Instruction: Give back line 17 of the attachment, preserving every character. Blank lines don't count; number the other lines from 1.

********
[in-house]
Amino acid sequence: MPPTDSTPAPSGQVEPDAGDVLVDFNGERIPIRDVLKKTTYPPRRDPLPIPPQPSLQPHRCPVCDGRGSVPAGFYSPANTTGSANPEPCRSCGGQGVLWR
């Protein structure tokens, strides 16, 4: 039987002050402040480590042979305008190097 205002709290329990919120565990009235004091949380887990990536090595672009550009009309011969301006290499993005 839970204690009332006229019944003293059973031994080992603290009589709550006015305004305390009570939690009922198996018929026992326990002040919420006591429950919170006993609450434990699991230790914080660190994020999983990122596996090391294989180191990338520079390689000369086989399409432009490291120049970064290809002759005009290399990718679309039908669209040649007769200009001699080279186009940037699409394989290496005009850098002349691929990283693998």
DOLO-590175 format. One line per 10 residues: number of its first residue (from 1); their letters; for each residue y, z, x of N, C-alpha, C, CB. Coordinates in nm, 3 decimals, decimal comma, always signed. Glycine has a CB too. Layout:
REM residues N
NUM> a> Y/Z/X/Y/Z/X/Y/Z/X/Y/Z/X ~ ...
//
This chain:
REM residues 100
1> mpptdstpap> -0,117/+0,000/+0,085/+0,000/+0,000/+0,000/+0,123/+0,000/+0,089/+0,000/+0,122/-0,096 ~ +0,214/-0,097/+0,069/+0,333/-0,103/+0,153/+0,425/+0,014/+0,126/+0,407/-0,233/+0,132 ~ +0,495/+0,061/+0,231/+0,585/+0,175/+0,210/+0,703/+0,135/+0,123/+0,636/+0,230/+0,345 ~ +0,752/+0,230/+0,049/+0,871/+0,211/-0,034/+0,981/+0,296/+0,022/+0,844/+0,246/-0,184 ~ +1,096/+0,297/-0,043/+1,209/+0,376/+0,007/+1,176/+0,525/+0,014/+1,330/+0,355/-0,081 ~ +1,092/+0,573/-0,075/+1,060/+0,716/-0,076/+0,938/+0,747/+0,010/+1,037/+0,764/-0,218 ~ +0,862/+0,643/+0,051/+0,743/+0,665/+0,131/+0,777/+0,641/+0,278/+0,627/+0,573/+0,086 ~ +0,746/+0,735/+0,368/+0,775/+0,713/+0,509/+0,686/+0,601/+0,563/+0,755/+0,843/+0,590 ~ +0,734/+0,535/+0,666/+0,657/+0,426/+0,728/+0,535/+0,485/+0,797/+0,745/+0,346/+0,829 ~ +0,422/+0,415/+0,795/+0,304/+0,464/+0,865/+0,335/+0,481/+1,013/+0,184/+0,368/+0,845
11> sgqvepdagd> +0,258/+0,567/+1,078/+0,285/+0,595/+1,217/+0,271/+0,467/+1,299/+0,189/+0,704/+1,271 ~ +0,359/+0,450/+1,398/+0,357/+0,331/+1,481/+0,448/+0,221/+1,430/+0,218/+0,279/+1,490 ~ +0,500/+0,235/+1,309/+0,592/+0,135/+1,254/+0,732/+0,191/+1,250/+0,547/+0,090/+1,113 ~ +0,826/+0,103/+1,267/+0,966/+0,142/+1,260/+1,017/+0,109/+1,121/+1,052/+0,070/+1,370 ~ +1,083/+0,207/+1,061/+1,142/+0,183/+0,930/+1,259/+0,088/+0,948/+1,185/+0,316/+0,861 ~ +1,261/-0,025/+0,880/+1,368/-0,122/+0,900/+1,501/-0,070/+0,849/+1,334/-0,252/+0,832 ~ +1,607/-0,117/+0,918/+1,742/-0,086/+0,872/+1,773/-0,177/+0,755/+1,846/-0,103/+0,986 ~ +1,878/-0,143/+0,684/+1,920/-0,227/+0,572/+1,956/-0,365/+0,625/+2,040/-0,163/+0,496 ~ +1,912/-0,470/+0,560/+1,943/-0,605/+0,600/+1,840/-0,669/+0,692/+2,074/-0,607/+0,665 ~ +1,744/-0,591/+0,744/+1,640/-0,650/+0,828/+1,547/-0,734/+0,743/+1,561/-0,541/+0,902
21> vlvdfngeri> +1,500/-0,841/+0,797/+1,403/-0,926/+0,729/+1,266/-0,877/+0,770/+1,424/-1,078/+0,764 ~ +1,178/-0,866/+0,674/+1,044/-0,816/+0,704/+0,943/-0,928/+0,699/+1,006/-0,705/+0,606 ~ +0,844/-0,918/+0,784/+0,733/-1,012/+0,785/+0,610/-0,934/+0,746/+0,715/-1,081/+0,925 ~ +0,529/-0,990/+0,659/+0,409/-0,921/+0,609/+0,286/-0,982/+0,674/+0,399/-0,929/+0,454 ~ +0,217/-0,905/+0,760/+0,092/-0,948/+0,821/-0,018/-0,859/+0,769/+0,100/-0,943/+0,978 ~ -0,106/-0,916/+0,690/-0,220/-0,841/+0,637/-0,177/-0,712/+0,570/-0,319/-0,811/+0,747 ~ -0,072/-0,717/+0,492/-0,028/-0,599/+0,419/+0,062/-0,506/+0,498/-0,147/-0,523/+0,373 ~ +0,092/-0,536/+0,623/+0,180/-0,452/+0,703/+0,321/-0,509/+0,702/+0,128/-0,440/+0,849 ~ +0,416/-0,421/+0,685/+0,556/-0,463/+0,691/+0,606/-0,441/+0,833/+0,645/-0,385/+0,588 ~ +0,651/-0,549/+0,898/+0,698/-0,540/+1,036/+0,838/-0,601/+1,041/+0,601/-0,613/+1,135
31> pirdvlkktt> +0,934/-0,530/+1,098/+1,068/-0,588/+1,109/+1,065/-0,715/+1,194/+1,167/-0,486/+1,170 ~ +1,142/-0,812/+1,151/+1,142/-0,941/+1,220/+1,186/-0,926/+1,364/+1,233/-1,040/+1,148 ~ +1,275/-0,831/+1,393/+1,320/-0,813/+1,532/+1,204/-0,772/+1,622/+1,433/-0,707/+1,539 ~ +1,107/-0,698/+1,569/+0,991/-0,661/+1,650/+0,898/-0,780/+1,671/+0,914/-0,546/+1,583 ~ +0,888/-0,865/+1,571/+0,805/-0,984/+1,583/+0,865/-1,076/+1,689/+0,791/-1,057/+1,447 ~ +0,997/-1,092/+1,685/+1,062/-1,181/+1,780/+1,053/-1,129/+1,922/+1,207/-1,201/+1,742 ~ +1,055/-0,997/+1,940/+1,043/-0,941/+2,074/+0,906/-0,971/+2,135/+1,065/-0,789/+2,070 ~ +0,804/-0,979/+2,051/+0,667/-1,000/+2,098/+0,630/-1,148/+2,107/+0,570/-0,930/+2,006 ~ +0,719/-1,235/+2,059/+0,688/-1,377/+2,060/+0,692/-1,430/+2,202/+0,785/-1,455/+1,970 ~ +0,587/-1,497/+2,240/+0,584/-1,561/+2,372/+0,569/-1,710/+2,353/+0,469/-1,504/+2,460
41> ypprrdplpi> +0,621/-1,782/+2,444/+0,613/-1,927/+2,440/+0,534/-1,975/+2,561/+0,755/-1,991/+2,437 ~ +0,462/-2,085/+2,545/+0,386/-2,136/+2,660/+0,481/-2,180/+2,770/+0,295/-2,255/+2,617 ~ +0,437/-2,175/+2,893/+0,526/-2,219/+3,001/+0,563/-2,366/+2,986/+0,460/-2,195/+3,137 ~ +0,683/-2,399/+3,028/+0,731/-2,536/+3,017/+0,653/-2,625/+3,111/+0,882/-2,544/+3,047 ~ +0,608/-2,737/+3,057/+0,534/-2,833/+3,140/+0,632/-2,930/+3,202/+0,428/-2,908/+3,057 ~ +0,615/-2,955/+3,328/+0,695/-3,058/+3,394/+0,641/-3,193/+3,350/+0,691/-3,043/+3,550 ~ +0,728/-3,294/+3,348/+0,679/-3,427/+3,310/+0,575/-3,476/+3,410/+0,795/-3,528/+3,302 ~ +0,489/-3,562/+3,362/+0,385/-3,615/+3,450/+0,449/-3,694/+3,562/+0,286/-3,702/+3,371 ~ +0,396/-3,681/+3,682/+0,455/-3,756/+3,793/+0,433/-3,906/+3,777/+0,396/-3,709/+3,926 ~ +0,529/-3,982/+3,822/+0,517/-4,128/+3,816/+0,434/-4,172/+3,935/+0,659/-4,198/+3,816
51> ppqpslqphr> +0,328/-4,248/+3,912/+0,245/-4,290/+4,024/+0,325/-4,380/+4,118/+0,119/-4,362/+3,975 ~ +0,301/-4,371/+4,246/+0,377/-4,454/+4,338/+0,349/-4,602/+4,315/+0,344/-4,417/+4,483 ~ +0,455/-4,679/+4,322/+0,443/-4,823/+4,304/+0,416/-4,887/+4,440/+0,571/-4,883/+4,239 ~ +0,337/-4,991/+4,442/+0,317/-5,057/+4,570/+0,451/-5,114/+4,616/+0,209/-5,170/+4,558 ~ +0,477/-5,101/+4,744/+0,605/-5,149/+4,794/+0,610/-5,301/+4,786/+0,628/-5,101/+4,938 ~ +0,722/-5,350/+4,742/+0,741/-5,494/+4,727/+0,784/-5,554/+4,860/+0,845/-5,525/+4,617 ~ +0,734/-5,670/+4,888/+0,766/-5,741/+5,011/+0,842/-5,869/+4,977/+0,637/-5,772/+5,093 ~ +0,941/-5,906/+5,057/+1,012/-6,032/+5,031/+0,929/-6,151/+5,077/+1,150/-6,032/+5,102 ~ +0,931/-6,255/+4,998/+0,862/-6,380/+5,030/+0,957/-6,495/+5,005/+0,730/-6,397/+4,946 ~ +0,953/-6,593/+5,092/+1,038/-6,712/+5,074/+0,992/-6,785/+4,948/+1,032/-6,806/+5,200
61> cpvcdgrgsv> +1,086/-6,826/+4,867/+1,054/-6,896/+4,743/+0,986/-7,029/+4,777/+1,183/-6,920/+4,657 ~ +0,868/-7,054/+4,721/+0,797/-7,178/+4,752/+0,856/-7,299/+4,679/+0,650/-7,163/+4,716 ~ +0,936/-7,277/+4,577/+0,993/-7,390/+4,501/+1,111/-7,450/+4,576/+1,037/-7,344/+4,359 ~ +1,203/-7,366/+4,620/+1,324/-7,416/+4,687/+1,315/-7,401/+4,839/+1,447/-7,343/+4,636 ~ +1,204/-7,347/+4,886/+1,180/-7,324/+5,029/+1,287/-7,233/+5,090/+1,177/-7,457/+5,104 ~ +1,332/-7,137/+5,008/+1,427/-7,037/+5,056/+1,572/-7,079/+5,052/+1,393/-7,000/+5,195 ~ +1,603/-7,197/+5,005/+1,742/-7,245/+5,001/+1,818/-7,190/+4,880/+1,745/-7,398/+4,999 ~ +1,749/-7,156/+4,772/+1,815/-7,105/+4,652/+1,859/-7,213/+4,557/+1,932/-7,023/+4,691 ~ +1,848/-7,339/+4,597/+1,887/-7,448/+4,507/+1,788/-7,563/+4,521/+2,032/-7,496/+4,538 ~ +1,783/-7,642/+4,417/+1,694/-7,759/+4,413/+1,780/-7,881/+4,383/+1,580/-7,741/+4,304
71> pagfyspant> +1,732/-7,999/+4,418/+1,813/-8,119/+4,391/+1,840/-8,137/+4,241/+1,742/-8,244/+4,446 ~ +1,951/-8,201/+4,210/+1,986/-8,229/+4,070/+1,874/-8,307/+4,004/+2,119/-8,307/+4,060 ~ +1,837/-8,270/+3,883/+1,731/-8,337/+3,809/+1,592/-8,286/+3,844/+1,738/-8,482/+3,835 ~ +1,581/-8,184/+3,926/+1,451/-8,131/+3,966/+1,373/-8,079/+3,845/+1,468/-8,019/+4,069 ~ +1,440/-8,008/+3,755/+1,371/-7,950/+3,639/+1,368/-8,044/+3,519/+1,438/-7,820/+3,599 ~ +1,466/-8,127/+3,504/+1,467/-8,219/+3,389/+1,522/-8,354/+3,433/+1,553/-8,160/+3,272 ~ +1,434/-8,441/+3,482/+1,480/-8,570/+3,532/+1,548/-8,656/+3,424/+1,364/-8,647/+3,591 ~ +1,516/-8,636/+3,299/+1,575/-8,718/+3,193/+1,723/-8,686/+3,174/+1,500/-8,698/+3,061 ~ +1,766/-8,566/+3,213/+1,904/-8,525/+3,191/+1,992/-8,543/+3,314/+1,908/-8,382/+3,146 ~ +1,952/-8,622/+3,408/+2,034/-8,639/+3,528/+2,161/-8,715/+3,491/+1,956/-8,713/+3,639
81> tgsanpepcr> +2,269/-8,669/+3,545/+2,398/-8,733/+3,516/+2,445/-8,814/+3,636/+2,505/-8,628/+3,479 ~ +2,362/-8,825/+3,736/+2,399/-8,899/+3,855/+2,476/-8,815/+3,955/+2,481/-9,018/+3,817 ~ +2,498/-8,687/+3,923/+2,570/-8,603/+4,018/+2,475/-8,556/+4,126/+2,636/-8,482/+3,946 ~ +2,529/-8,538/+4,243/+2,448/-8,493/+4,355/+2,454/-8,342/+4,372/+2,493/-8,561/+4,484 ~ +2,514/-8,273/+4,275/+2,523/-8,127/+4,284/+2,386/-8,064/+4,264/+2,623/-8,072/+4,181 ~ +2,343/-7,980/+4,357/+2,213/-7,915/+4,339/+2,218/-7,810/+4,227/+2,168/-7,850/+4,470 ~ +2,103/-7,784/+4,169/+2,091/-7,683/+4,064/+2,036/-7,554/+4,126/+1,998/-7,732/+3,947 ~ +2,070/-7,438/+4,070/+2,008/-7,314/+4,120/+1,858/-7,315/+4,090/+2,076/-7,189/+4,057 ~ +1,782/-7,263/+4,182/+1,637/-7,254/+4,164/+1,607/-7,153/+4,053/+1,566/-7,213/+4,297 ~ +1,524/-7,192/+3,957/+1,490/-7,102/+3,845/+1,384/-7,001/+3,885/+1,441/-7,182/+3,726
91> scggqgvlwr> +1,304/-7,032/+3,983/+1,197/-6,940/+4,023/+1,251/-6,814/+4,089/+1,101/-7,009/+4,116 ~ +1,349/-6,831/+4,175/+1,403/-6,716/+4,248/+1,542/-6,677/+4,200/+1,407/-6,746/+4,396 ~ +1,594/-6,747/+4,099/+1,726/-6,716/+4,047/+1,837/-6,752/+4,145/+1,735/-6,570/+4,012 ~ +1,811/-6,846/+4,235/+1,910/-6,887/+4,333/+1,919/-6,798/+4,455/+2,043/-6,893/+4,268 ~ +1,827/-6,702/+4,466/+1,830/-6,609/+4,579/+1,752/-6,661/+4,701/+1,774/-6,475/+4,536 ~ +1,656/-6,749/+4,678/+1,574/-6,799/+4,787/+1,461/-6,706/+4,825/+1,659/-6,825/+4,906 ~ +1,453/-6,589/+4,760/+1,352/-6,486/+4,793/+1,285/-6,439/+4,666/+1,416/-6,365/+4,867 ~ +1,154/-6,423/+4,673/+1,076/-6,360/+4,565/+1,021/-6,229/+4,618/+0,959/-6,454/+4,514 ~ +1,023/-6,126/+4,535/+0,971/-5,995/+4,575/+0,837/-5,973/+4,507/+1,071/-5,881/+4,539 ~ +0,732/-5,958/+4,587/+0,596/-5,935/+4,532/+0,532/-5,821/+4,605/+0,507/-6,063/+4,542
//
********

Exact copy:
71> pagfyspant> +1,732/-7,999/+4,418/+1,813/-8,119/+4,391/+1,840/-8,137/+4,241/+1,742/-8,244/+4,446 ~ +1,951/-8,201/+4,210/+1,986/-8,229/+4,070/+1,874/-8,307/+4,004/+2,119/-8,307/+4,060 ~ +1,837/-8,270/+3,883/+1,731/-8,337/+3,809/+1,592/-8,286/+3,844/+1,738/-8,482/+3,835 ~ +1,581/-8,184/+3,926/+1,451/-8,131/+3,966/+1,373/-8,079/+3,845/+1,468/-8,019/+4,069 ~ +1,440/-8,008/+3,755/+1,371/-7,950/+3,639/+1,368/-8,044/+3,519/+1,438/-7,820/+3,599 ~ +1,466/-8,127/+3,504/+1,467/-8,219/+3,389/+1,522/-8,354/+3,433/+1,553/-8,160/+3,272 ~ +1,434/-8,441/+3,482/+1,480/-8,570/+3,532/+1,548/-8,656/+3,424/+1,364/-8,647/+3,591 ~ +1,516/-8,636/+3,299/+1,575/-8,718/+3,193/+1,723/-8,686/+3,174/+1,500/-8,698/+3,061 ~ +1,766/-8,566/+3,213/+1,904/-8,525/+3,191/+1,992/-8,543/+3,314/+1,908/-8,382/+3,146 ~ +1,952/-8,622/+3,408/+2,034/-8,639/+3,528/+2,161/-8,715/+3,491/+1,956/-8,713/+3,639